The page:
Screening of Microfiltration and Ultrafiltration Ceramic Membranes for Produced Water Treatment and Testing of Different Cleaning Methods
Heydari Beni, Ali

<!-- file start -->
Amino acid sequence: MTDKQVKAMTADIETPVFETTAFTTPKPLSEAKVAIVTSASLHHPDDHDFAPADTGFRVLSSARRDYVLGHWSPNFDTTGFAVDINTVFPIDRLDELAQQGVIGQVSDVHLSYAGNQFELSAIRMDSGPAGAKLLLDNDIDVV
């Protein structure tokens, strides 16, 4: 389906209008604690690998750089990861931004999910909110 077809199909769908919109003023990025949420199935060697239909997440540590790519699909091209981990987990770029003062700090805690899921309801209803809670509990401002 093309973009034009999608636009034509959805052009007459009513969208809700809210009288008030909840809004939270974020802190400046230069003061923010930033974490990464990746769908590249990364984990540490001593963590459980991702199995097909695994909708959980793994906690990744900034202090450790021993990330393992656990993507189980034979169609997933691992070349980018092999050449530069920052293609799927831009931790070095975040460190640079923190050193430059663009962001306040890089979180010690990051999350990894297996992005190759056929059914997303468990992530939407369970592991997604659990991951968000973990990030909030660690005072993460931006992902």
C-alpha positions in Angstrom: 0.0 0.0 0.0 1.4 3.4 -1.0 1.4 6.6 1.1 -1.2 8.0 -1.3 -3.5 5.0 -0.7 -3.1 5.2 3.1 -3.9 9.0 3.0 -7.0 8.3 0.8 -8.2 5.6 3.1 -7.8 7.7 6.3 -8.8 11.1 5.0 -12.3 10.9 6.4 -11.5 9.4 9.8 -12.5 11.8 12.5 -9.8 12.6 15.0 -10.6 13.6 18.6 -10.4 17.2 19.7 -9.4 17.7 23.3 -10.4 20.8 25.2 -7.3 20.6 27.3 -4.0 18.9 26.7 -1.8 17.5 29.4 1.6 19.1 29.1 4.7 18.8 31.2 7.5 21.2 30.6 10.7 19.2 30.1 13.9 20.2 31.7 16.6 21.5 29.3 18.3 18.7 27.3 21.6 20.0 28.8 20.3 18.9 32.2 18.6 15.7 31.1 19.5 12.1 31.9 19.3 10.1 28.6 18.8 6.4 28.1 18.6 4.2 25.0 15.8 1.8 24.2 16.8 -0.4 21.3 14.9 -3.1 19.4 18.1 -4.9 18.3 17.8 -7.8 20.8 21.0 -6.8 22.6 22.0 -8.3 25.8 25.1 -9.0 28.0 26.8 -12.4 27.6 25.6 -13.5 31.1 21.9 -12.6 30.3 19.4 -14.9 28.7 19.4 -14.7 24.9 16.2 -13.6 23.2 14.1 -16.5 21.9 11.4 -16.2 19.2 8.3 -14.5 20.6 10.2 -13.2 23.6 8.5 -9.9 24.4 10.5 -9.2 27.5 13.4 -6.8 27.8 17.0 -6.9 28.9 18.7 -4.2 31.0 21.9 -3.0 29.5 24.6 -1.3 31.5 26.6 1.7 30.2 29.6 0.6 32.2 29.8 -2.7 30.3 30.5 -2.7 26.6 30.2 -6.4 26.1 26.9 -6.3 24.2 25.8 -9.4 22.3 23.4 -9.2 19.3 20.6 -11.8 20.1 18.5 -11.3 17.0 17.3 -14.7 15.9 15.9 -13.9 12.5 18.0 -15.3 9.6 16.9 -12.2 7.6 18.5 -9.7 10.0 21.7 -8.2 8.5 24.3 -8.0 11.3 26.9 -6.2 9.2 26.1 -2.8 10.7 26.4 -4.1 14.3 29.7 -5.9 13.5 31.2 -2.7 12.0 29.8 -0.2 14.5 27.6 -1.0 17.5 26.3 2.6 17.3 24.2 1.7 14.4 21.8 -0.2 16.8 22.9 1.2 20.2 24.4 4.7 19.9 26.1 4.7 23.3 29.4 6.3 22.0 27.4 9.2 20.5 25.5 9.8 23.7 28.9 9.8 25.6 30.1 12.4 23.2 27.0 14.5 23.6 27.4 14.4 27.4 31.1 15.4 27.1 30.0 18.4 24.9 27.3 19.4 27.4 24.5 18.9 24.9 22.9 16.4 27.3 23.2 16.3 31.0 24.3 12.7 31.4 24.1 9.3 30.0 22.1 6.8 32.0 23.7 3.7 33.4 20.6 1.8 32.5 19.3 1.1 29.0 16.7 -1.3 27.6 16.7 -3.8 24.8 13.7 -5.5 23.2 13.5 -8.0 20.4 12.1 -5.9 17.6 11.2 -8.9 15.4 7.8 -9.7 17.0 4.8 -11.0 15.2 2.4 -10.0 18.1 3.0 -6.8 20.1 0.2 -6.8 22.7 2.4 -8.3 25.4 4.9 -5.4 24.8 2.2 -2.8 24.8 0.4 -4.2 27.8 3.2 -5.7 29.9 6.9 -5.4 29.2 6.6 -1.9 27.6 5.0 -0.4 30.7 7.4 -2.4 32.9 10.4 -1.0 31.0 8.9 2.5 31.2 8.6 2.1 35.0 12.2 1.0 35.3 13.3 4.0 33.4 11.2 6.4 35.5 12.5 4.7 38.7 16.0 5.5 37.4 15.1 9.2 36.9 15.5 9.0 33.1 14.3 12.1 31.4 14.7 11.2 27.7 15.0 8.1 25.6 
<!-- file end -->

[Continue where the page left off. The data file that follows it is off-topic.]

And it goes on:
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Membrane filtration, as a physical treatment method, was used to treat produced water (PW). Two ceramic microfiltration (MF) membranes and two ceramic ultrafiltration (UF) membranes were tested. The treatment target was to reach a contamination level suitable for further treatment by nanofiltration (NF)/reverse osmosis (RO) polymeric membranes, discharge into sea or injection into oil wells for enhanced oil recovery (EOR). MF 0.3 m TiO2/ZrO2 and MF 0.1 m SiC membranes were initially tested. The MF 0.1 m SiC membrane was selected based on the permeate flux and rejection performances. The selected MF membrane was used as the first filtration step. The two UF membranes, UF 0.04 m SiC and UF 150 KDa TiO2/ZrO2, were used for further treatment of the permeate. Finally, the UF membranes were directly tested for the treatment of PW, as a result, the UF 0.04 m SiC membrane was selected as the most suitable UF membrane for the PW used. When the selected MF and UF membrane, the UF 0.04 m silicon carbide (SiC) membrane appeared to be the most suitable membrane since it could totally remove the oil, but, it also had the disadvantage of lower permeate flux than the selected MF membrane. The effects of transmembrane pressure (TMP) and cross flow velocity (CFV) on the permeate quality and flux of the selected MF and UF membranes were investigated. Different membrane cleaning methods including cleaning-in-place (CIP), backwashing and backpulsing were used to clean the fouled UF membrane. Hermia’s models were used to investigate the fouling mechanisms involved in all the filtration operations conducted. It was found that the cake layer formation and at a lesser degree the intermediate blocking were the predominant fouling mechanisms which controlled the permeate flux of filtrations at all operating conditions tested.